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Woman sarpanch from Punjab leads ‘water for all’ movement

Woman sarpanch from Punjab leads ‘water for all’ movement

A silent revolution is happening in Punjab villages. Piped water connection is changing the lives of women. Kulwinder Kaur Brar, sarpanch of Memha Bhagwana village in Bathinda district, Punjab, started a movement to provide piped drinking water to every household in her village.

Her efforts did not just include persuasion among villagers but she made the effort to involve the community and established an all-women Village Water & Sanitation Committee (VWSC), whose members went house-to-house explaining how piped water supply will not only save time and energy but also provide clean drinking water. Earlier, families, particularly women faced hardship and spent a lot of time in getting water for the household.

People were encouraged to contribute and get a tap connection and they were explained the benefits of paying for the connection. With availability of water a serious concern, most people agreed to pay for the water connection – Rs 500 and Rs 250 for the general household and the reserved categories respectively.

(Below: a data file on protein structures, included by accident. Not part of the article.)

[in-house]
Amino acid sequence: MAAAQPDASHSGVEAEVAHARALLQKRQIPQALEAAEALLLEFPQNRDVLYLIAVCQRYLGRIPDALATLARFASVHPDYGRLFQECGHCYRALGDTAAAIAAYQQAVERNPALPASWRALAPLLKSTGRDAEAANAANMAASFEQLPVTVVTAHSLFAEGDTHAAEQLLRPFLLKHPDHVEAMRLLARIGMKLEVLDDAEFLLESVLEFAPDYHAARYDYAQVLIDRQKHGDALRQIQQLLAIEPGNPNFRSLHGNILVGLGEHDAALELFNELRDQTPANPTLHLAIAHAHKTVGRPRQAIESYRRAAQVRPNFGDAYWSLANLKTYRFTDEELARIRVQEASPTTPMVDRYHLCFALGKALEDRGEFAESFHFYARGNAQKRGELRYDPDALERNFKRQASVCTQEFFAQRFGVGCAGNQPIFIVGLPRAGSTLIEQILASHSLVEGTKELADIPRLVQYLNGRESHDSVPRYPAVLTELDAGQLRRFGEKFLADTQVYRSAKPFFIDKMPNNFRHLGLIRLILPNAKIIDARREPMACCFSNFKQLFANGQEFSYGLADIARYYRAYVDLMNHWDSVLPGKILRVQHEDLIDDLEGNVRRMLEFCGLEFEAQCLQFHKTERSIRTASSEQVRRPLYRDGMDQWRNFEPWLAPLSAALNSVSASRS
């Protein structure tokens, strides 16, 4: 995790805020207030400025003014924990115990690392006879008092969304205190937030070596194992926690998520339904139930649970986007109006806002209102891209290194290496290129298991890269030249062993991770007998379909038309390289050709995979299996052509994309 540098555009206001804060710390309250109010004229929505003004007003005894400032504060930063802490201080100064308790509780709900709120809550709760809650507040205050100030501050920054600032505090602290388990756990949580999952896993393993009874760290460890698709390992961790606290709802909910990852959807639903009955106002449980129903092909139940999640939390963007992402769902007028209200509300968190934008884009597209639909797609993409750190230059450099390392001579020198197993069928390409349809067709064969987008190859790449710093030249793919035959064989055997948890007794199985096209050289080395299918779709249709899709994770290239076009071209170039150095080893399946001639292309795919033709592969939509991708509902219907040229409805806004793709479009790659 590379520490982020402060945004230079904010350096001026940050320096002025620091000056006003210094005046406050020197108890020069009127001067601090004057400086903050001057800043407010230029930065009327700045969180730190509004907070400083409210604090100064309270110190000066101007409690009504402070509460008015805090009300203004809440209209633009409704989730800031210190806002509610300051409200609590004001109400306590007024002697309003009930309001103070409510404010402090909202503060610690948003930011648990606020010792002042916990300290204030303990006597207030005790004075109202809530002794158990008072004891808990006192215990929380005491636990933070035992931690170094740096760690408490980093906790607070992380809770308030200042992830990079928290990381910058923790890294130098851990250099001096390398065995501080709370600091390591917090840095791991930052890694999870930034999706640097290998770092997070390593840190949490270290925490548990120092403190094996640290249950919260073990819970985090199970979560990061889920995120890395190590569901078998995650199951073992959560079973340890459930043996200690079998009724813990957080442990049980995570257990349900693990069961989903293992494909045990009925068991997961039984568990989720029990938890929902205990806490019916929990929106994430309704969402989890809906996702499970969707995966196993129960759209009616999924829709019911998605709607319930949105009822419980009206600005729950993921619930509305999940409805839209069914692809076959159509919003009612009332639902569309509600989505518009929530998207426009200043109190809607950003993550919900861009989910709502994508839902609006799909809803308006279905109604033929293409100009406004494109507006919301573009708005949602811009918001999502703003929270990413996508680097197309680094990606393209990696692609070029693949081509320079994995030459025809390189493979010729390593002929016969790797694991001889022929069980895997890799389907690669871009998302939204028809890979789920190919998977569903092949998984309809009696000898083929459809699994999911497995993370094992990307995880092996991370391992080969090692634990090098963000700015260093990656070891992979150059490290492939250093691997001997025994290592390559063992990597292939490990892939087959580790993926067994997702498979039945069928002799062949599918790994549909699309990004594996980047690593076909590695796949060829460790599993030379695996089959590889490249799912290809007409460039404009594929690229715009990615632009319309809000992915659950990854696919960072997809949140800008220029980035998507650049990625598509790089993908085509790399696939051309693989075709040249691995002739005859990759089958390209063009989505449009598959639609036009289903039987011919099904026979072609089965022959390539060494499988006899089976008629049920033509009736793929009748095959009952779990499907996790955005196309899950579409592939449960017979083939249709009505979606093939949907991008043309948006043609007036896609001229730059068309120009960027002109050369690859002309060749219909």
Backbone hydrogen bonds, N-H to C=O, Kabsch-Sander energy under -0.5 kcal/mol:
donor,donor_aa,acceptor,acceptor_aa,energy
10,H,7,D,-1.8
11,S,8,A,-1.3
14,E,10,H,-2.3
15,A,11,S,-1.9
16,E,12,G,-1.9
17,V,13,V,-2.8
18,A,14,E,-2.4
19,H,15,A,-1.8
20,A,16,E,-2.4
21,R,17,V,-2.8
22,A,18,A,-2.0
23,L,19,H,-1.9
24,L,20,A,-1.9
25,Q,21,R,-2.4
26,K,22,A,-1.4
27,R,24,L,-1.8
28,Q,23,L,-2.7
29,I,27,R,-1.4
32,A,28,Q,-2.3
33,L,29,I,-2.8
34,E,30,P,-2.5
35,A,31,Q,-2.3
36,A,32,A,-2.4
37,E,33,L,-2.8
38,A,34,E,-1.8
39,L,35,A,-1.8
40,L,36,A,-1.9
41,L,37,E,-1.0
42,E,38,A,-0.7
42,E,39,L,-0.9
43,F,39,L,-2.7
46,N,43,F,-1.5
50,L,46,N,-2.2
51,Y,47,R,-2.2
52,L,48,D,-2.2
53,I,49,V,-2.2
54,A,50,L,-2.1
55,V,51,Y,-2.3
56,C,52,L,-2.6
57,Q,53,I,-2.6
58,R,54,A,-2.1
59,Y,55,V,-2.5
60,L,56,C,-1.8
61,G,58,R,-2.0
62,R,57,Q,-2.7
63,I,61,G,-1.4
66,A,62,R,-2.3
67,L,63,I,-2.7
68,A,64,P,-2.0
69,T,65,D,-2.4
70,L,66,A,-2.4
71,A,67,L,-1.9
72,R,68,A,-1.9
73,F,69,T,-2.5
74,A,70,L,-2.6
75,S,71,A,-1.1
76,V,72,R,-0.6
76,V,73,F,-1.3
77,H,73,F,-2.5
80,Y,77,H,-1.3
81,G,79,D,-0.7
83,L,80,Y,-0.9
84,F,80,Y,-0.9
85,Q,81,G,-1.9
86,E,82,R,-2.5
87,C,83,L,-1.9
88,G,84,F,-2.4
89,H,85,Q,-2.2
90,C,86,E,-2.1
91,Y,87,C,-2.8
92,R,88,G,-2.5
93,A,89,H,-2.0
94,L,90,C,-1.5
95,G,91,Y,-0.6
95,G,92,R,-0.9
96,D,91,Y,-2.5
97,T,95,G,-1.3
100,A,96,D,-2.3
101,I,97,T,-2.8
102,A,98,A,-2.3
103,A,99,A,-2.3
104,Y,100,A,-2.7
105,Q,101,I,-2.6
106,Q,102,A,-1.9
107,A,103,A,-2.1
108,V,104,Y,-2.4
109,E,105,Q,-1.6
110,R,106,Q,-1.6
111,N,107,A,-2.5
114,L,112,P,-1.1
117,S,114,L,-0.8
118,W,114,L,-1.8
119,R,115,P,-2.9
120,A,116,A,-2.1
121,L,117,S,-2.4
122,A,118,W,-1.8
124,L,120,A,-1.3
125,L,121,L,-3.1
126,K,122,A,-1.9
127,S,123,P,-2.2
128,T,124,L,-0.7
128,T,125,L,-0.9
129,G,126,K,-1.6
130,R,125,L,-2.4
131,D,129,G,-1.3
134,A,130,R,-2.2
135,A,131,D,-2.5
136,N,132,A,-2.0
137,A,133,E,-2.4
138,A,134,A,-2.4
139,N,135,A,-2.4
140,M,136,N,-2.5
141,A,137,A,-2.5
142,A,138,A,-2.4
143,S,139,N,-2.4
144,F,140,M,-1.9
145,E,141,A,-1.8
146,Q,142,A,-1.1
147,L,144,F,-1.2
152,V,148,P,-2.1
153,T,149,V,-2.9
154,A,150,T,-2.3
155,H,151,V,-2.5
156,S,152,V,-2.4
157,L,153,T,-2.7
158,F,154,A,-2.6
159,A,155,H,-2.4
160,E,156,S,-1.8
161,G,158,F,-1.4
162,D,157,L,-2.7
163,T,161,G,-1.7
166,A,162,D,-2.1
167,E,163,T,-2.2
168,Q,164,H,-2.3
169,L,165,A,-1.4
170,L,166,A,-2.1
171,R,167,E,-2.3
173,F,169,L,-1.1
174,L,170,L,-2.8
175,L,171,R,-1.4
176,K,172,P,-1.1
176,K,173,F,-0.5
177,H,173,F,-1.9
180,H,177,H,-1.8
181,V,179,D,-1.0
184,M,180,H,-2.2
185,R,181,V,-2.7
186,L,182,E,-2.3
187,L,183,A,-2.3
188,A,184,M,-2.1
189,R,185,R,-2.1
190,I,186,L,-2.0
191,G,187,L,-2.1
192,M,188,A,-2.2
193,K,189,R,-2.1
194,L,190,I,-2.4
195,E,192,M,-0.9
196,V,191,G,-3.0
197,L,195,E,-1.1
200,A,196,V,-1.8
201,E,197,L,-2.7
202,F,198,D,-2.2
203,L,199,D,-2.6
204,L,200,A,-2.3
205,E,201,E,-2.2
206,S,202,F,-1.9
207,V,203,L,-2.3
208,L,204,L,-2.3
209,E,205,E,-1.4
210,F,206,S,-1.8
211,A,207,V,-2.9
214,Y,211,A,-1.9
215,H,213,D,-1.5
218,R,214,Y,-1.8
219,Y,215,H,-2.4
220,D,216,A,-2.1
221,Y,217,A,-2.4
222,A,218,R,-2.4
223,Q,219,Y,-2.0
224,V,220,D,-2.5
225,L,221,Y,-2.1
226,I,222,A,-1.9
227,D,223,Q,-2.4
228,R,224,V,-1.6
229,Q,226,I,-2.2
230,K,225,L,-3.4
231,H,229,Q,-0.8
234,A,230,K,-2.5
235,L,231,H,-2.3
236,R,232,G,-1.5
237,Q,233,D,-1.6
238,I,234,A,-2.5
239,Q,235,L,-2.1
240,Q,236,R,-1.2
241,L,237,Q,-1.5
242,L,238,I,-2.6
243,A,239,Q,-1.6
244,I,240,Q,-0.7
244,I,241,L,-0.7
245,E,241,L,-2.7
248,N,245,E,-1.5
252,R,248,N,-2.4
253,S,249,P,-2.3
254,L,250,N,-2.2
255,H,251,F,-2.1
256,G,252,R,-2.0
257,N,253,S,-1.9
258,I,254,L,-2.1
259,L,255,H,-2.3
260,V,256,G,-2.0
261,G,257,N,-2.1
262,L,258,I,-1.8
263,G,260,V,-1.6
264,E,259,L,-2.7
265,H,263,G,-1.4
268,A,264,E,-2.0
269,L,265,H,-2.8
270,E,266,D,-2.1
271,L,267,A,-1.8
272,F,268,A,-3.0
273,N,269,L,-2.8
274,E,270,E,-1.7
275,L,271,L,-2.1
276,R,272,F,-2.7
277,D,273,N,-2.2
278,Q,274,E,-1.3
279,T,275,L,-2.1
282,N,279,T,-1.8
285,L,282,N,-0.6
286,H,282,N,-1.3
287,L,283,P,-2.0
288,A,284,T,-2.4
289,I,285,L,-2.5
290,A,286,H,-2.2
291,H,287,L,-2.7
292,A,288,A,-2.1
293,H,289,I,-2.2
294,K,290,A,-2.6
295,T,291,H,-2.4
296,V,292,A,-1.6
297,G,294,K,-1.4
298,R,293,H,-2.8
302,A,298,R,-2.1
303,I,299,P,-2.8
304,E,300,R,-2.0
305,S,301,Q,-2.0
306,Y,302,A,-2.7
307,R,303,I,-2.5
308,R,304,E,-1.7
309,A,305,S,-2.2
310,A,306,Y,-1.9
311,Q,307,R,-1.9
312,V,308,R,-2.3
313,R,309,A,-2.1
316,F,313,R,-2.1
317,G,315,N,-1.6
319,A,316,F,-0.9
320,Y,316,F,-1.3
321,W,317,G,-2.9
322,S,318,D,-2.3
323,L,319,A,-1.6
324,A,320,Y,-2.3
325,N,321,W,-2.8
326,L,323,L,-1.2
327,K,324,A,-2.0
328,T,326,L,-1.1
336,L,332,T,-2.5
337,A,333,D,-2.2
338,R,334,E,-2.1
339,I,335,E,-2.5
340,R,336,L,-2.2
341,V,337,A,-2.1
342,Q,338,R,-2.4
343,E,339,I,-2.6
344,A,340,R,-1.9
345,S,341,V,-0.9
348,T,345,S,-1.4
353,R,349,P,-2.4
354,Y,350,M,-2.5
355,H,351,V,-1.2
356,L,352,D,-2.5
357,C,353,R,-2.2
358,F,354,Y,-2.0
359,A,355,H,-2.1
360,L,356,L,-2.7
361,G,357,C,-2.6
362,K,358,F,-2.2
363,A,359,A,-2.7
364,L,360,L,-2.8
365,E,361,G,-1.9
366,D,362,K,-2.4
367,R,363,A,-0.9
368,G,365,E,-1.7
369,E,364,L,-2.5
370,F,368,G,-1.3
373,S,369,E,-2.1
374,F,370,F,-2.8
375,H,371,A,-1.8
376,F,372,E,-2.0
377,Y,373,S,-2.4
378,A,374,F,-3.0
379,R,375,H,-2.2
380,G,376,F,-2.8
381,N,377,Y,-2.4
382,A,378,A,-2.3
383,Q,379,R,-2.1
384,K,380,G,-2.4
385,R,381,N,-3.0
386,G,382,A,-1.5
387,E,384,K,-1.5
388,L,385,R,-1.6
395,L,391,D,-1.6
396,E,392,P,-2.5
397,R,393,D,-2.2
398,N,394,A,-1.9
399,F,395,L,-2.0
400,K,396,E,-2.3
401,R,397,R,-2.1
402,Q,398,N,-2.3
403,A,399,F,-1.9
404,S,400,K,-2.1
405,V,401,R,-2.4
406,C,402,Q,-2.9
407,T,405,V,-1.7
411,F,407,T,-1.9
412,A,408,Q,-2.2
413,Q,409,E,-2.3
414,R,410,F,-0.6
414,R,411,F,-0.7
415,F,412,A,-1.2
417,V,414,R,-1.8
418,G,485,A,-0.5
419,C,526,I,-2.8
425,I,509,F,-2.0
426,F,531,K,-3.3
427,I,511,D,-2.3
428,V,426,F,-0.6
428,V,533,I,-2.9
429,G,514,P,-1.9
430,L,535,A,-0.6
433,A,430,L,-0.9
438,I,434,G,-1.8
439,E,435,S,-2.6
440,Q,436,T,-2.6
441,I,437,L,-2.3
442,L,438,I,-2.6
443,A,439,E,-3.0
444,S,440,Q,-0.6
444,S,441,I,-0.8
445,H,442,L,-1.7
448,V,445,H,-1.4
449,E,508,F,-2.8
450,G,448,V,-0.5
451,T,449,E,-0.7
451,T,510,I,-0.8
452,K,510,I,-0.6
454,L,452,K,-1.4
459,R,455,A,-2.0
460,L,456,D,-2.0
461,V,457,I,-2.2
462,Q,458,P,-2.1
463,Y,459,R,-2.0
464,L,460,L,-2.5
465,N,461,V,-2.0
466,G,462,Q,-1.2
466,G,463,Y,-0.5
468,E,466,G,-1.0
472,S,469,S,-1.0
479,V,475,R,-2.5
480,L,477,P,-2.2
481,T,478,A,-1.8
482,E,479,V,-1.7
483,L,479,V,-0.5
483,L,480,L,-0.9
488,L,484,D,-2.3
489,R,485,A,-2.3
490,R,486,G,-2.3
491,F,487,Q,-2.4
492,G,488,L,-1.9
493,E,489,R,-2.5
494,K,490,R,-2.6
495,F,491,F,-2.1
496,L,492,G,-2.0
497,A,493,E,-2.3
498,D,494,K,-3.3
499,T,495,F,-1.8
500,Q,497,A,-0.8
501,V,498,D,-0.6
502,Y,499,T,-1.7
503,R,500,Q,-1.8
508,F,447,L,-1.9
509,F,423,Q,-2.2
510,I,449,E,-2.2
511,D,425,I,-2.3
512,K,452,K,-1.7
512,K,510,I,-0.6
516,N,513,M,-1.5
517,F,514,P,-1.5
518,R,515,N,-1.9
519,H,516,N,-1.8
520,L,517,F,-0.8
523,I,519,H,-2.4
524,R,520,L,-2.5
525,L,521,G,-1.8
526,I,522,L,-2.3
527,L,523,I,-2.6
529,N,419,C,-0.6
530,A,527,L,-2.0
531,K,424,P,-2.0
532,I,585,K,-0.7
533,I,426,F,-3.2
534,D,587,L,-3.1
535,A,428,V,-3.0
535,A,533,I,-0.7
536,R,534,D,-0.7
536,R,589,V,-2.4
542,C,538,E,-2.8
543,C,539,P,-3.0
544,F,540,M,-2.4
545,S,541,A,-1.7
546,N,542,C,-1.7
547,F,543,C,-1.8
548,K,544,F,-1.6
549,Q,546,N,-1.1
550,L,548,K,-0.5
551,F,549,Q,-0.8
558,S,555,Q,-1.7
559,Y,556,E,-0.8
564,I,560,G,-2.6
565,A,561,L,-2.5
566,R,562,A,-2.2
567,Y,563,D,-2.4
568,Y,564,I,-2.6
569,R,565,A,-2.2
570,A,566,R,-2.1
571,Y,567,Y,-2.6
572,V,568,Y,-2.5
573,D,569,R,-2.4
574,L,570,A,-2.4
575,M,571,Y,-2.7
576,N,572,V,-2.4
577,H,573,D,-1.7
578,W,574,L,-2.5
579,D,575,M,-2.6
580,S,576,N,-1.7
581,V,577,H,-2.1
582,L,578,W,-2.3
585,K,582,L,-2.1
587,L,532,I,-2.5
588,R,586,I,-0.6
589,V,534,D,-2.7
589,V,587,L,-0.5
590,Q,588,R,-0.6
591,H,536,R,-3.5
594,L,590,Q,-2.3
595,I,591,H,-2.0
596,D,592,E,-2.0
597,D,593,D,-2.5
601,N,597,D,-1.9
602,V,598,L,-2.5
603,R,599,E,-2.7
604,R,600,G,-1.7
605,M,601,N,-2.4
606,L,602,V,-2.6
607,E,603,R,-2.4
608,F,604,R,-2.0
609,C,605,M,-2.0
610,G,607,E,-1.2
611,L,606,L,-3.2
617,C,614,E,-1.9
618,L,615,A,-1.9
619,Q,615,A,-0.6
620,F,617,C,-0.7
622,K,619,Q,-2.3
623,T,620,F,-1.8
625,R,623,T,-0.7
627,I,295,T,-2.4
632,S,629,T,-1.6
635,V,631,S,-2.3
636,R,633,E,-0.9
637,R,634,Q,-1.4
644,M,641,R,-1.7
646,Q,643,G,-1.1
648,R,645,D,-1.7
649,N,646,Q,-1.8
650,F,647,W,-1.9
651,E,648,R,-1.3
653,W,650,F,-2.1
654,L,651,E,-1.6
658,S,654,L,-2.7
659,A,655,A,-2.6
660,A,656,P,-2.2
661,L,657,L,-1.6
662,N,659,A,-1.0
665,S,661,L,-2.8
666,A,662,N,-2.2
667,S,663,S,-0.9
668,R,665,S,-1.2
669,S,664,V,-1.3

The next milestone was to take up water issues in panchayat meetings. Although Brar lead the Gram Panchayat as a Sarpanch, there were few women who attended the Gram Sabha meetings. It was tough to mobilize the women but with Brar's steady persuation, nearly 80% women began attending the Gram Sabha and sharing their concerns. Seeing a woman leader at the helm of affairs, brought confidence to many more village women who are now willing to take up leadership roles.

Jal Jeevan Mission’s (JJM) information, education and communication (IEC) campaign was a great help in steering the community. The role of women and their importance in water management was part of this campaign, in which the women were told that because they run the house, they can manage water better.

A five-member committee has been formed in the Panchayat which periodically tests the water source and household tap connection to assess the purity and standard of water supplied in the village.

Today Mehma Bhagwana village in Punjab is a perfect example of community participation and mobilization to own the JJM scheme where the village has 100 percent household water connections for a population of 1,484 people. A flagship programme of the Union government, JJM is under implementation in partnership with states with the aim of providing drinking water to every rural household of the country by 2024..